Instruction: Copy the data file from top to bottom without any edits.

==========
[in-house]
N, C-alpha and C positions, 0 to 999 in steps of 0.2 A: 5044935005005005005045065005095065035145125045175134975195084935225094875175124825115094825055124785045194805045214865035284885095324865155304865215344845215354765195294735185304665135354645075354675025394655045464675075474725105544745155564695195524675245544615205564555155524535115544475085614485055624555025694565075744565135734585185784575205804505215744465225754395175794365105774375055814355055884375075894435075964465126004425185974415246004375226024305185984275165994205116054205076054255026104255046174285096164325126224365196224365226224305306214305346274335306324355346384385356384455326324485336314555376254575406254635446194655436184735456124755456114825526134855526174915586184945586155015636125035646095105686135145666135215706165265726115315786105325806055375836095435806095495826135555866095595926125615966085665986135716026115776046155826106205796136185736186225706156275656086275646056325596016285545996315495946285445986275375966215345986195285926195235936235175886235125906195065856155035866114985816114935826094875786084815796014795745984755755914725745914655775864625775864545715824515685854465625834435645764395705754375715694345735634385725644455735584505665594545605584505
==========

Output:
[in-house]
N, C-alpha and C positions, 0 to 999 in steps of 0.2 A: 5044935005005005005045065005095065035145125045175134975195084935225094875175124825115094825055124785045194805045214865035284885095324865155304865215344845215354765195294735185304665135354645075354675025394655045464675075474725105544745155564695195524675245544615205564555155524535115544475085614485055624555025694565075744565135734585185784575205804505215744465225754395175794365105774375055814355055884375075894435075964465126004425185974415246004375226024305185984275165994205116054205076054255026104255046174285096164325126224365196224365226224305306214305346274335306324355346384385356384455326324485336314555376254575406254635446194655436184735456124755456114825526134855526174915586184945586155015636125035646095105686135145666135215706165265726115315786105325806055375836095435806095495826135555866095595926125615966085665986135716026115776046155826106205796136185736186225706156275656086275646056325596016285545996315495946285445986275375966215345986195285926195235936235175886235125906195065856155035866114985816114935826094875786084815796014795745984755755914725745914655775864625775864545715824515685854465625834435645764395705754375715694345735634385725644455735584505665594545605584505